This is our new home… for a time at least. We’re now back in New Zealand and have moved from Bob into our new camper van ‘Jacangi’ for a few months to explore all that this beautiful country has to offer.
We arrived back at the end of February after spending a fabulous few months in Thailand with my parents. I didn’t have to wait too long to see family again, however, as just two weeks later my brother Tom and his girlfriend Sue flew out to join us for an epic fortnight exploring the North Island.
The two weeks before they arrived was spent frantically doing various jobs on Bob and Jacangi in preparation for their visit. Most jobs involved preparing Bob to be sailable and then to be left unattended for a few months (again!) whilst preparing Jacangi to be lived in for a few months. I did find some time, however, to make a few home improvements…
This is the galley just after I started working on it. You can see where the old wood has degraded, the counter top is very stained with various disused holes and the tap was starting to get a little corroded.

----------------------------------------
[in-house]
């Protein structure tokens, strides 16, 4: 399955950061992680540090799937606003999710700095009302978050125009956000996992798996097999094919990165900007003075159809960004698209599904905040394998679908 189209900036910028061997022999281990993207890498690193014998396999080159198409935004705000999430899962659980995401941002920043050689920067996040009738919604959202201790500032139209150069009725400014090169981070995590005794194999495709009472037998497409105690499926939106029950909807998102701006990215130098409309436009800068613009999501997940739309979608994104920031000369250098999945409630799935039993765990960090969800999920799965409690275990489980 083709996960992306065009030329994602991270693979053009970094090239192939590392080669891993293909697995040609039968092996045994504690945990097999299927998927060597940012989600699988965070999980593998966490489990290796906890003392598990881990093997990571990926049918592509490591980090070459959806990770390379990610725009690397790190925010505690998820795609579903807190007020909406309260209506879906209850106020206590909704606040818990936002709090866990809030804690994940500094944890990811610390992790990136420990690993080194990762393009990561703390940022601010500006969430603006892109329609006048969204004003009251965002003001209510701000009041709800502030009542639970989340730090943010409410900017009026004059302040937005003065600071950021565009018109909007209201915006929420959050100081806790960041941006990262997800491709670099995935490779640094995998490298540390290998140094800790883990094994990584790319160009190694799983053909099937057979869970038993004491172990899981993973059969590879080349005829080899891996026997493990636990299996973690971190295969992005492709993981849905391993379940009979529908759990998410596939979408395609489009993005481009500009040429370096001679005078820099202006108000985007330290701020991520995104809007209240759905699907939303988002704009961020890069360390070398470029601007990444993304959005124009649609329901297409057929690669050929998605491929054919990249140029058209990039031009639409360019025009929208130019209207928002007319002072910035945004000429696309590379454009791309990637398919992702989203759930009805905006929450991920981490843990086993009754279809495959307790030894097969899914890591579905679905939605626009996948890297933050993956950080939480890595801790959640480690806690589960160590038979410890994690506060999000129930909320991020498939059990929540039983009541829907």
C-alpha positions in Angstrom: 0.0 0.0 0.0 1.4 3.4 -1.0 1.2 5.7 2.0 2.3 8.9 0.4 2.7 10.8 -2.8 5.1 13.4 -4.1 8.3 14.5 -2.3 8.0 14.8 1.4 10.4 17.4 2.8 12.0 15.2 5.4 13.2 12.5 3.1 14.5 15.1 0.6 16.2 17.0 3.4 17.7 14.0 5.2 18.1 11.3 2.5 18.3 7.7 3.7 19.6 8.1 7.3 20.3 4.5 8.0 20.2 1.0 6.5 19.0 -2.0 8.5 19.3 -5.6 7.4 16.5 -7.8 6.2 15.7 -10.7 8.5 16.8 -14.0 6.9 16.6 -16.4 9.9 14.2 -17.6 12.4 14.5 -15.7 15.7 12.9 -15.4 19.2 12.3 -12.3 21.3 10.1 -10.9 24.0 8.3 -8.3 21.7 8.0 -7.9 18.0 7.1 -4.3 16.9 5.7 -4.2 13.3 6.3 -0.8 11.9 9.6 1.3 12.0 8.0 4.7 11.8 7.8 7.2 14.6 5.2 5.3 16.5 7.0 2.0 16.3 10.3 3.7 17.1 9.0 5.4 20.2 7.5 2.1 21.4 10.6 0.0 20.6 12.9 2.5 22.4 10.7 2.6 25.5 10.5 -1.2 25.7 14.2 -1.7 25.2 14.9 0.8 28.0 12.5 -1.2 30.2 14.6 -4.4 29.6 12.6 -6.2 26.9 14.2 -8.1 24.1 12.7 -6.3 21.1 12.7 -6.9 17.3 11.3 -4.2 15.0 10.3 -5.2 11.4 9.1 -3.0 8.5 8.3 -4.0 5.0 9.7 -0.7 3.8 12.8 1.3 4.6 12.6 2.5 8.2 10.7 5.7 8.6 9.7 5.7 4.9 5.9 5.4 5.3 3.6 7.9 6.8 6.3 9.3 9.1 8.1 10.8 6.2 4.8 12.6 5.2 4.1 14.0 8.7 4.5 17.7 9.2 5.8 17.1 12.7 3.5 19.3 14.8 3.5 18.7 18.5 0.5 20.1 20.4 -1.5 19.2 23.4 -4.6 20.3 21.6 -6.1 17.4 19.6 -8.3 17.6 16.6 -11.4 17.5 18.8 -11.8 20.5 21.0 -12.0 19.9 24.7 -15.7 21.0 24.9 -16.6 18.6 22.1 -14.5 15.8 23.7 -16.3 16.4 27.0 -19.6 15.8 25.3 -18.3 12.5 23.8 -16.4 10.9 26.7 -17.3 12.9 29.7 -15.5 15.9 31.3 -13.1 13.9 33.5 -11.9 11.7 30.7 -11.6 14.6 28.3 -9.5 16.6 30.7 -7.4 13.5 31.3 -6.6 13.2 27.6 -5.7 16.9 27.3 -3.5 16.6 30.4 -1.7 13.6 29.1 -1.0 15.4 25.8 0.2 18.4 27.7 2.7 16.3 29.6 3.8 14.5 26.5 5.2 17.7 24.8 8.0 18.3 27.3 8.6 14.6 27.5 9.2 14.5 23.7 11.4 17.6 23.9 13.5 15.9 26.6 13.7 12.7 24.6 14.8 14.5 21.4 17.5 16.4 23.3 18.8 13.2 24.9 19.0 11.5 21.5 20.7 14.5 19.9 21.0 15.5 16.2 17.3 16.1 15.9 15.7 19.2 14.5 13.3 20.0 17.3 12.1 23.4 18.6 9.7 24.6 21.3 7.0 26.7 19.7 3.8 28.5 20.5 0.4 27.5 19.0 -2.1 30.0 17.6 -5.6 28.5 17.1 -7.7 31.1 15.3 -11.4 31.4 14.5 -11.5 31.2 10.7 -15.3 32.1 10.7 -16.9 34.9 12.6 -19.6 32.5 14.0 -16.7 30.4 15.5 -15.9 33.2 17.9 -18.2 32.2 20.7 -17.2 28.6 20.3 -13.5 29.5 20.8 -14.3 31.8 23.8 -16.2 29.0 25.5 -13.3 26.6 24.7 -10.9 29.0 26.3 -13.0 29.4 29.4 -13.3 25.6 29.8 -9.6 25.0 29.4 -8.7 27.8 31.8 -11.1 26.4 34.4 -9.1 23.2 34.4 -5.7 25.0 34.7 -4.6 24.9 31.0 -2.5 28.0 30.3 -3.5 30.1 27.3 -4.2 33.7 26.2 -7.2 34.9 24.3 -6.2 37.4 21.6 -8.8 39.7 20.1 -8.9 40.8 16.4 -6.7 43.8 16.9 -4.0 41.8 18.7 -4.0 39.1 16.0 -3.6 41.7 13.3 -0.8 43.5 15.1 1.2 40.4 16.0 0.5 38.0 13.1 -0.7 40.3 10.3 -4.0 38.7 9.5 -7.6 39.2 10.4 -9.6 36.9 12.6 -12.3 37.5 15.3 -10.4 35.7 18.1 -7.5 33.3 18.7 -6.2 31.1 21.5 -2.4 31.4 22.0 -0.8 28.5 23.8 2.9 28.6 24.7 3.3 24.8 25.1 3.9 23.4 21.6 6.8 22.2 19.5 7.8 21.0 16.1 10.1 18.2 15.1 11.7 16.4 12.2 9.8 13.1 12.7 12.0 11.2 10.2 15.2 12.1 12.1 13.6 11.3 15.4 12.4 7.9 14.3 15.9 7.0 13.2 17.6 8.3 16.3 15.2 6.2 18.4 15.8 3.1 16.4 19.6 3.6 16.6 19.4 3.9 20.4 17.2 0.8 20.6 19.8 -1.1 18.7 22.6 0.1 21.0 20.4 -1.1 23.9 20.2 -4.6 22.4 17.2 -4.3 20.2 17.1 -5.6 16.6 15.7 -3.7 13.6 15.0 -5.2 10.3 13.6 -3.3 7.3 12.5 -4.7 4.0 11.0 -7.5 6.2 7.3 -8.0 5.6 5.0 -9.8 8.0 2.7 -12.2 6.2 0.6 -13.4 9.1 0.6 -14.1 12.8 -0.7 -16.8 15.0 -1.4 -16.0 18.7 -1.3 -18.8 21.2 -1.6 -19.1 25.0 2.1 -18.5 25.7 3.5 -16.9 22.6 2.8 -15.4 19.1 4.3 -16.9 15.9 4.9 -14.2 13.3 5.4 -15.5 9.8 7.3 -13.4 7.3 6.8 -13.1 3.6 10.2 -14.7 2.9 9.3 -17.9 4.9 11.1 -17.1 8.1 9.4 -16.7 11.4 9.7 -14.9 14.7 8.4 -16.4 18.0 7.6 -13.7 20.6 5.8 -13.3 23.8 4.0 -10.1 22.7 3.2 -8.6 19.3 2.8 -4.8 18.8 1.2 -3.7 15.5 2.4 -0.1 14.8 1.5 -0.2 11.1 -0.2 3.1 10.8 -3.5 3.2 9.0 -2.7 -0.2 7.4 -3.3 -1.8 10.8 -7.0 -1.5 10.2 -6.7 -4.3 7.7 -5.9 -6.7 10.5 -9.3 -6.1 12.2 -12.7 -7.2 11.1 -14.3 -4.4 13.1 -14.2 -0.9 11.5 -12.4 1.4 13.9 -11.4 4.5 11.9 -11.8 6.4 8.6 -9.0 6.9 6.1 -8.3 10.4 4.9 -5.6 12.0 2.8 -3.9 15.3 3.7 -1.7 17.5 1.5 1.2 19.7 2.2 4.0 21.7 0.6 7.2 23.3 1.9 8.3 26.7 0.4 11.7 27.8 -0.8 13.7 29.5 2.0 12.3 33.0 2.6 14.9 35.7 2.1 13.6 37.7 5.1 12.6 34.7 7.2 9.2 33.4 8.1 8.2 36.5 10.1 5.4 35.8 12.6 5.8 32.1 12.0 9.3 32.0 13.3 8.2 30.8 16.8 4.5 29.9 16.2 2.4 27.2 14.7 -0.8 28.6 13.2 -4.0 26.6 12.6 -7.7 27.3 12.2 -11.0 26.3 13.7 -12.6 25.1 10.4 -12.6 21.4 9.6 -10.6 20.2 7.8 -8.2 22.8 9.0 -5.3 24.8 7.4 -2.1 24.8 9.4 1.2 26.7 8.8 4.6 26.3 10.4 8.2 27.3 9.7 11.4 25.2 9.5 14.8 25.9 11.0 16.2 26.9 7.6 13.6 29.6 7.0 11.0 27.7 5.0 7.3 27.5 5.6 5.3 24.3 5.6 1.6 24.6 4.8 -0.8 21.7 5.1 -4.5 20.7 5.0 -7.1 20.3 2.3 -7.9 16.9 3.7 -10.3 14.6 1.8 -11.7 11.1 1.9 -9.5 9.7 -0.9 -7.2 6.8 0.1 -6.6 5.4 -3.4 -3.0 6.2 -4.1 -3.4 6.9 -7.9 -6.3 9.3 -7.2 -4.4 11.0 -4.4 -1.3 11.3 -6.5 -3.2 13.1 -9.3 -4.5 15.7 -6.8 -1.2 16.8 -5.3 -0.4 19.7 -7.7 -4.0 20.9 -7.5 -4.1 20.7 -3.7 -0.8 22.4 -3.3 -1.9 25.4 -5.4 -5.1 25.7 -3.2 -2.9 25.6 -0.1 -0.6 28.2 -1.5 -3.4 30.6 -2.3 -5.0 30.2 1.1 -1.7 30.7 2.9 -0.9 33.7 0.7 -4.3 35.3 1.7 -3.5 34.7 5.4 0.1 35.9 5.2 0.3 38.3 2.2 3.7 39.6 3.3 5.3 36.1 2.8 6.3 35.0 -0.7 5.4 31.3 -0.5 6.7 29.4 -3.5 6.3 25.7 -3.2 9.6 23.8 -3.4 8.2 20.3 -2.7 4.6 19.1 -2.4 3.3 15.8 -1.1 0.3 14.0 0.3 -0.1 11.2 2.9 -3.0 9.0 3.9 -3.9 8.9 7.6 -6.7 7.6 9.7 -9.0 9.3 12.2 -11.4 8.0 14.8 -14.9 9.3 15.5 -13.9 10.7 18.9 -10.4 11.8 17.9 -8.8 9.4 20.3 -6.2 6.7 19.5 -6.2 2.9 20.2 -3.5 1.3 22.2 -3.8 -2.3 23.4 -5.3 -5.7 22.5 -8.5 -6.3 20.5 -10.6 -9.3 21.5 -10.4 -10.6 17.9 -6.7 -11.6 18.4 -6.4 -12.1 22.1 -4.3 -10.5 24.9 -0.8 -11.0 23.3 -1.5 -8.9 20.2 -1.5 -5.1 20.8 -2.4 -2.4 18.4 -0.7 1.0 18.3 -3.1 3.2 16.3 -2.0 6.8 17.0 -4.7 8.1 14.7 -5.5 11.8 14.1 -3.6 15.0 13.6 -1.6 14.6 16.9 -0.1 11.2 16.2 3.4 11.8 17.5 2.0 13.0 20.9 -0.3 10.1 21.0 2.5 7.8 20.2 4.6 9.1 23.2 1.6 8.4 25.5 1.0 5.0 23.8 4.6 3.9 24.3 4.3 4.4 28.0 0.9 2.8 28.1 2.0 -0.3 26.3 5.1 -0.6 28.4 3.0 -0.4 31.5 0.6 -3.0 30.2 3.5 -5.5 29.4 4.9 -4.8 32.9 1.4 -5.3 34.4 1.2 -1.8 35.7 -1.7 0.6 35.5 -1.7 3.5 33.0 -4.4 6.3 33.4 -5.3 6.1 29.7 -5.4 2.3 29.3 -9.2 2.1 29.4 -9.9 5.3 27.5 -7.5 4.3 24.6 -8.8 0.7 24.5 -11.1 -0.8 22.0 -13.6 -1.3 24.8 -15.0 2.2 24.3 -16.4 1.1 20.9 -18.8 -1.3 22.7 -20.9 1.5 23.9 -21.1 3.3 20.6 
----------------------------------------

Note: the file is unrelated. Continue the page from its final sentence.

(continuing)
This is the galley after. Actually, it’s still a work in progress as it needs painting… but you get the idea. The taps were replaced, counter top was tiled and grouted, wood was sanded and varnished (4 times) and I even polished the sink and cooker!
Tom and Sue were only able to take 3 weeks off work to visit us. They spent at least 3 days of that time travelling on various flights, so it was VERY important to make the most of their visit and cram in as much exciting stuff as possible! I think we succeeded. It’s possible to see a lot of the North Island in just over two weeks when you put your mind to it, and it has a LOT to offer.
The Bay of Islands
The best place to sail in the whole of New Zealand is thought to be the stunning Bay of Islands with its tranquil warm waters (well, warm in comparison to the rest of the country) and impressive green islands protruding from the depths. The four of us spent a couple of nights on the boat and luckily had absolutely perfect weather for a few day sails around this spectacular group of Islands.